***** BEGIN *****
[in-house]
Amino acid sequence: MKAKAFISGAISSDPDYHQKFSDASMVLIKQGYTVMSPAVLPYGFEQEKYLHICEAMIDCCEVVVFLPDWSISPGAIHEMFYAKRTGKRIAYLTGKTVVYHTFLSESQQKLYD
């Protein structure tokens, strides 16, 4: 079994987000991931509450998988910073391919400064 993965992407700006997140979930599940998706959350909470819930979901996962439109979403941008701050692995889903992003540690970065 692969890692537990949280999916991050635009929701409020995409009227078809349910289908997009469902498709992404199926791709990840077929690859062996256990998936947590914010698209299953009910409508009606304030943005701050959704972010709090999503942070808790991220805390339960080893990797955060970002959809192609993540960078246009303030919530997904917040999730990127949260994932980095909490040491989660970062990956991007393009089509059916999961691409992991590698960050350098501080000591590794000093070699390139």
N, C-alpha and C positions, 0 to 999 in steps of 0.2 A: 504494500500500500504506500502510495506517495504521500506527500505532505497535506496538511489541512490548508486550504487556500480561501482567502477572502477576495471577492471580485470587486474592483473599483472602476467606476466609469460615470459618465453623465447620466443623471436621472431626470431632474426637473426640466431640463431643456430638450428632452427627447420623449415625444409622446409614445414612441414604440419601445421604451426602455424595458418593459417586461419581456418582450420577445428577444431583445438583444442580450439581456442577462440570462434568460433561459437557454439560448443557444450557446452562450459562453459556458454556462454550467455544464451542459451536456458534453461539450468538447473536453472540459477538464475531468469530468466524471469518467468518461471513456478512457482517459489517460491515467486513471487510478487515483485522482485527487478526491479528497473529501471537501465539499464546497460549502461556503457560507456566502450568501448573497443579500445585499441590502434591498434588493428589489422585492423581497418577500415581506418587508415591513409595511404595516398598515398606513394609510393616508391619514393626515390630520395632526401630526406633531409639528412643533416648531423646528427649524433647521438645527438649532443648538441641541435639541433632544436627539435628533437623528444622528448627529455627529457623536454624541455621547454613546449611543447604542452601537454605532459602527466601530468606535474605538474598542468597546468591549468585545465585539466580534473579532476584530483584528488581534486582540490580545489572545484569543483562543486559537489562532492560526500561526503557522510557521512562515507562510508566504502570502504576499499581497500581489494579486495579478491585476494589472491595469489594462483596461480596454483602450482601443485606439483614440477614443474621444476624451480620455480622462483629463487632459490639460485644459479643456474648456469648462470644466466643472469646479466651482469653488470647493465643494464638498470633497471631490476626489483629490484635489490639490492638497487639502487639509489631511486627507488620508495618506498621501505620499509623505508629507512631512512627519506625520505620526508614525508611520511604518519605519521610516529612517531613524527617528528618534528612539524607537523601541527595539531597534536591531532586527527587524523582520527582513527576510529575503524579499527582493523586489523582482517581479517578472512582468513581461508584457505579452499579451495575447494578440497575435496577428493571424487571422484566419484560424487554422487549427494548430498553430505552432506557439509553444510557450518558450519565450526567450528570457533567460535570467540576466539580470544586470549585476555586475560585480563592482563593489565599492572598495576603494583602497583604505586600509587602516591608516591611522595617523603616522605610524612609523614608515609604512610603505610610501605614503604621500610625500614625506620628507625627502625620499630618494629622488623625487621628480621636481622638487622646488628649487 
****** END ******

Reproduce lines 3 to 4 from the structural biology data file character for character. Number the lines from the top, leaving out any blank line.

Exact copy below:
């Protein structure tokens, strides 16, 4: 079994987000991931509450998988910073391919400064 993965992407700006997140979930599940998706959350909470819930979901996962439109979403941008701050692995889903992003540690970065 692969890692537990949280999916991050635009929701409020995409009227078809349910289908997009469902498709992404199926791709990840077929690859062996256990998936947590914010698209299953009910409508009606304030943005701050959704972010709090999503942070808790991220805390339960080893990797955060970002959809192609993540960078246009303030919530997904917040999730990127949260994932980095909490040491989660970062990956991007393009089509059916999961691409992991590698960050350098501080000591590794000093070699390139």
N, C-alpha and C positions, 0 to 999 in steps of 0.2 A: 504494500500500500504506500502510495506517495504521500506527500505532505497535506496538511489541512490548508486550504487556500480561501482567502477572502477576495471577492471580485470587486474592483473599483472602476467606476466609469460615470459618465453623465447620466443623471436621472431626470431632474426637473426640466431640463431643456430638450428632452427627447420623449415625444409622446409614445414612441414604440419601445421604451426602455424595458418593459417586461419581456418582450420577445428577444431583445438583444442580450439581456442577462440570462434568460433561459437557454439560448443557444450557446452562450459562453459556458454556462454550467455544464451542459451536456458534453461539450468538447473536453472540459477538464475531468469530468466524471469518467468518461471513456478512457482517459489517460491515467486513471487510478487515483485522482485527487478526491479528497473529501471537501465539499464546497460549502461556503457560507456566502450568501448573497443579500445585499441590502434591498434588493428589489422585492423581497418577500415581506418587508415591513409595511404595516398598515398606513394609510393616508391619514393626515390630520395632526401630526406633531409639528412643533416648531423646528427649524433647521438645527438649532443648538441641541435639541433632544436627539435628533437623528444622528448627529455627529457623536454624541455621547454613546449611543447604542452601537454605532459602527466601530468606535474605538474598542468597546468591549468585545465585539466580534473579532476584530483584528488581534486582540490580545489572545484569543483562543486559537489562532492560526500561526503557522510557521512562515507562510508566504502570502504576499499581497500581489494579486495579478491585476494589472491595469489594462483596461480596454483602450482601443485606439483614440477614443474621444476624451480620455480622462483629463487632459490639460485644459479643456474648456469648462470644466466643472469646479466651482469653488470647493465643494464638498470633497471631490476626489483629490484635489490639490492638497487639502487639509489631511486627507488620508495618506498621501505620499509623505508629507512631512512627519506625520505620526508614525508611520511604518519605519521610516529612517531613524527617528528618534528612539524607537523601541527595539531597534536591531532586527527587524523582520527582513527576510529575503524579499527582493523586489523582482517581479517578472512582468513581461508584457505579452499579451495575447494578440497575435496577428493571424487571422484566419484560424487554422487549427494548430498553430505552432506557439509553444510557450518558450519565450526567450528570457533567460535570467540576466539580470544586470549585476555586475560585480563592482563593489565599492572598495576603494583602497583604505586600509587602516591608516591611522595617523603616522605610524612609523614608515609604512610603505610610501605614503604621500610625500614625506620628507625627502625620499630618494629622488623625487621628480621636481622638487622646488628649487 